Indo-French Relations

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Context:

  • Macron needs to implement domestic reforms for Indo-French ties to flourish.

Rich cultural exchanges:

  • There have been rich cultural exchanges and expressions of mutual appreciation between India and France in the past decade while the per cent change (YOY) in total trade between India and France has plunged from +30.07 per cent in 2006 to a dismal +0.37 per cent in 2016.

Scientific and technical cooperation:

  • In 2017, around 5,500 Indian students and scientists found it worth their while to study in France. Whereas almost 15,000 students went to the UK during the same period. Many of France’s top universities, including the one I studied and now teach at, offer courses in English but perhaps few Indians know this. An education in France is also several times cheaper than a degree in the UK or the US but ultimately Indian students go where they get more jobs for their buck.

Strategic Relations:

  • France was the first country in the West with which India established a strategic partnership and the first with which India initiated a strategic dialogue after our 1998 nuclear tests when France refrained from imposing sanctions on us.
  • Leaders from no other country have been honoured as many times as chief guests at India’s Republic Day celebrations.
  • Besides education and culture, France and India have also built a long-standing cooperation in nuclear, defence and space. More recently, the vision for the International Solar Alliance was established jointly by the two countries.

Economic relations:

  • Bilateral trade between India and France has increased significantly over the past fifteen years.
  • At present, more than 1,000 French subsidiaries from a wide spectrum of sectors are present in India, employing a workforce of around 3,00,000 persons.
  • France has also collaborated with India under the ‘Smart Cities’ initiative taken up by the Modi government.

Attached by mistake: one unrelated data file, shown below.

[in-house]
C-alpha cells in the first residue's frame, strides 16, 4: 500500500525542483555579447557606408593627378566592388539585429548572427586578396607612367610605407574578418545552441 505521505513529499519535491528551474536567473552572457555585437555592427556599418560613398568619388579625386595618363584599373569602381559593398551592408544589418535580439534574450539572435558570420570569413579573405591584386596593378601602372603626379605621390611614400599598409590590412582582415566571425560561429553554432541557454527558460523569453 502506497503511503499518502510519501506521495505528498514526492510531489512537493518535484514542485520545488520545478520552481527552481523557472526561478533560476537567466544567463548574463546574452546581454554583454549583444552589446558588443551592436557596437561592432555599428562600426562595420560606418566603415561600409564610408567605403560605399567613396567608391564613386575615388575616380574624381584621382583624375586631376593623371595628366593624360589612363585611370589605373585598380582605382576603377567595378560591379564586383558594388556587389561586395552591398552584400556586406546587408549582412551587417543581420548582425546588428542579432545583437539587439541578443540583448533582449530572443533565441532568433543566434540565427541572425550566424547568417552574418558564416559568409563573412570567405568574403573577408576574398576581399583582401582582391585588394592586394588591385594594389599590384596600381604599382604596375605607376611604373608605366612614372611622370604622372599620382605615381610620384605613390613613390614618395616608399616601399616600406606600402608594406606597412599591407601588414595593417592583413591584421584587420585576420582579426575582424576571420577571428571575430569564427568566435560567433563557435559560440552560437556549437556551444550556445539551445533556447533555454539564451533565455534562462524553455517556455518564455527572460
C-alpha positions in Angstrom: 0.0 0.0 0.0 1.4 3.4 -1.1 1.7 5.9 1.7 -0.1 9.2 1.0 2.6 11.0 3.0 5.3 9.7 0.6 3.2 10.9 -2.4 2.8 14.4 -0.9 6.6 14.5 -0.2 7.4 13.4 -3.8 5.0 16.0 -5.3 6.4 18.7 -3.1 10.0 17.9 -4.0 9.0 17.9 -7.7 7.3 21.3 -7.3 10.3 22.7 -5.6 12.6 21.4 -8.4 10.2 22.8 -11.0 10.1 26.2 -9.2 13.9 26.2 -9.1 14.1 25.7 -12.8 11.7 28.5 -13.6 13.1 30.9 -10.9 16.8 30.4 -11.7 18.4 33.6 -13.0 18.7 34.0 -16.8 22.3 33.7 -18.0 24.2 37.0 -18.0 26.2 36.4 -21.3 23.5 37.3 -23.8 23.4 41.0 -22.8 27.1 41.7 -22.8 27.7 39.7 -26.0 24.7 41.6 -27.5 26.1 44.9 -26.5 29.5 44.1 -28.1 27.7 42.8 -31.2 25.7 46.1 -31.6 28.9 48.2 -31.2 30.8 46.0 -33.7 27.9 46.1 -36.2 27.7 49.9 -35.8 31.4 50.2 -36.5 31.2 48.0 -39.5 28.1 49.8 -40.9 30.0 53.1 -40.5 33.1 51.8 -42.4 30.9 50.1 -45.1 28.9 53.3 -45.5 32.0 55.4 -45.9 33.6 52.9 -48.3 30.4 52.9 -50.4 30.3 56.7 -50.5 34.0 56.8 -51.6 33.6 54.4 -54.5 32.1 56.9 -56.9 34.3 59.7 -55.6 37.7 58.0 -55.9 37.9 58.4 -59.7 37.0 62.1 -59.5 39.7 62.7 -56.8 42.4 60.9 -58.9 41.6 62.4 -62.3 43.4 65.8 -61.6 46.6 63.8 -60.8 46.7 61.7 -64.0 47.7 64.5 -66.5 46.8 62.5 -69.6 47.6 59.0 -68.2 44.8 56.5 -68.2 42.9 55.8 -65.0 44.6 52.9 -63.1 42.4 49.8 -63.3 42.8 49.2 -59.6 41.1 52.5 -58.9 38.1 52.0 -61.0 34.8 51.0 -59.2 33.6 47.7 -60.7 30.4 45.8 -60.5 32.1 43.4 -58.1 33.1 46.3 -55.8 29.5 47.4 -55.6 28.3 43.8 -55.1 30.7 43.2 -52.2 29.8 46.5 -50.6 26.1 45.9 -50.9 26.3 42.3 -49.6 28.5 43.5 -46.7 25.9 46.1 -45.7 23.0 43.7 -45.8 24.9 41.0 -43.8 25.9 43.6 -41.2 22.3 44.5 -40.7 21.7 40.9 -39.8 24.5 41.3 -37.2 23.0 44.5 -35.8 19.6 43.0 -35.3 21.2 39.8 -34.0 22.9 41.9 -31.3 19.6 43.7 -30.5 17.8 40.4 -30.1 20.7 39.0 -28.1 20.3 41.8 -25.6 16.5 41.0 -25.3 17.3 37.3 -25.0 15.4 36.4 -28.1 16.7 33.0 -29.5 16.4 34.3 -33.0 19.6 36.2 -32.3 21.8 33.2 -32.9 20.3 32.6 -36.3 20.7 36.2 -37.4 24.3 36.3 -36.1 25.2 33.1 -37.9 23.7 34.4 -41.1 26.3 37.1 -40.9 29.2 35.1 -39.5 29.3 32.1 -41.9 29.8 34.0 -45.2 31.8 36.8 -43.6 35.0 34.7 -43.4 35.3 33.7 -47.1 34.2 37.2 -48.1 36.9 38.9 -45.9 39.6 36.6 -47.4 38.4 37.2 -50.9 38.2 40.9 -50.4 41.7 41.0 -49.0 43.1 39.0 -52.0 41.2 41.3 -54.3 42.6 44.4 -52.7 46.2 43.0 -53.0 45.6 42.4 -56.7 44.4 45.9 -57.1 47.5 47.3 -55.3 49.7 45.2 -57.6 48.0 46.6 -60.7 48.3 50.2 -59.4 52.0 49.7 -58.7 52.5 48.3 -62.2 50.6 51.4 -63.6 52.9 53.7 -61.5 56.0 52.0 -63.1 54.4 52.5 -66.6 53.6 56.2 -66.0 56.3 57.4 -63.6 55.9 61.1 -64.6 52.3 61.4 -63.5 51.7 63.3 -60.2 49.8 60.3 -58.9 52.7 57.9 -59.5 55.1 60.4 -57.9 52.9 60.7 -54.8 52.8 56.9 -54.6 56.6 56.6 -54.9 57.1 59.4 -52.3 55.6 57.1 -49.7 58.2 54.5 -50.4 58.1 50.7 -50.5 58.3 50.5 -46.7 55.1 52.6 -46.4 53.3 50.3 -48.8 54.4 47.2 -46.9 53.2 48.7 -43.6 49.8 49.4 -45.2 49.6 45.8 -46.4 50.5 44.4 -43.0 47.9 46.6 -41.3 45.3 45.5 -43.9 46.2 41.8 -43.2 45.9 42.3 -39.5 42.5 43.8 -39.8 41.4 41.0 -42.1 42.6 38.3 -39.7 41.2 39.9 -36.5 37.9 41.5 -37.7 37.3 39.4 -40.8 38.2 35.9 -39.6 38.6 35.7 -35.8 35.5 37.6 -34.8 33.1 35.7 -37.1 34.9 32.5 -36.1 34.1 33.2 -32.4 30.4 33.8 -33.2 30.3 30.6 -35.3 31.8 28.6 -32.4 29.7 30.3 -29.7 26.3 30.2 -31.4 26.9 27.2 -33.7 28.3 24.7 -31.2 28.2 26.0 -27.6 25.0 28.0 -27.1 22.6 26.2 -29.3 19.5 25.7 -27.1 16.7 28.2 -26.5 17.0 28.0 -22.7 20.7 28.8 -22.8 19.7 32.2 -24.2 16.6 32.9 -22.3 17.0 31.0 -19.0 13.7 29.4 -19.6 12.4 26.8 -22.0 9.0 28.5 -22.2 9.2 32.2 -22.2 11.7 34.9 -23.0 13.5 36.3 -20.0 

Climate change & Technologies:

  • Climate change has emerged — and rightfully so — as a new cornerstone of the relationship between the two countries. Both countries now need to leverage this political alignment towards creating meaningful joint ventures, and develop technology and knowledge exchanges in this field for all to benefit.
  • France is ahead on the curve of developing technologies that minimise the environmental impact of manufacturing processes.
  • These are technologies that the Indian manufacturing industry can learn and adopt as the latter gets subjected to strict emission limits and stringent compliances by the current Indian government.
  • Moreover, the climate change industry is estimated to reach a value of $1 trillion by 2020, presenting an opportunity for France and India.

Attracting the best of Indian talent:

  • The protectionist stance of Brexit and Donald Trump also presents an opportunity to France. French universities can attract the best of Indian talent. In the realm of literature too, why not make greater collaborations? This will boost the publishing industry and also foster a rich exchange of ideas across the two countries that are both known for great literary writing.

Way Forward:

  • France also needs to make reforms on his home turf in order to transform friendships into greater economic opportunity for all. The heavy bureaucracy in France must be loosened so it doesn’t stifle the life out of potential incoming investments.
  • French labour laws need to be reformed such that corporations are more agile when doing business abroad.
  • And diplomatic agencies can be more confident of India’s friendship and appreciation for France, so that more efforts can instead be directed towards joint action.

Source:IE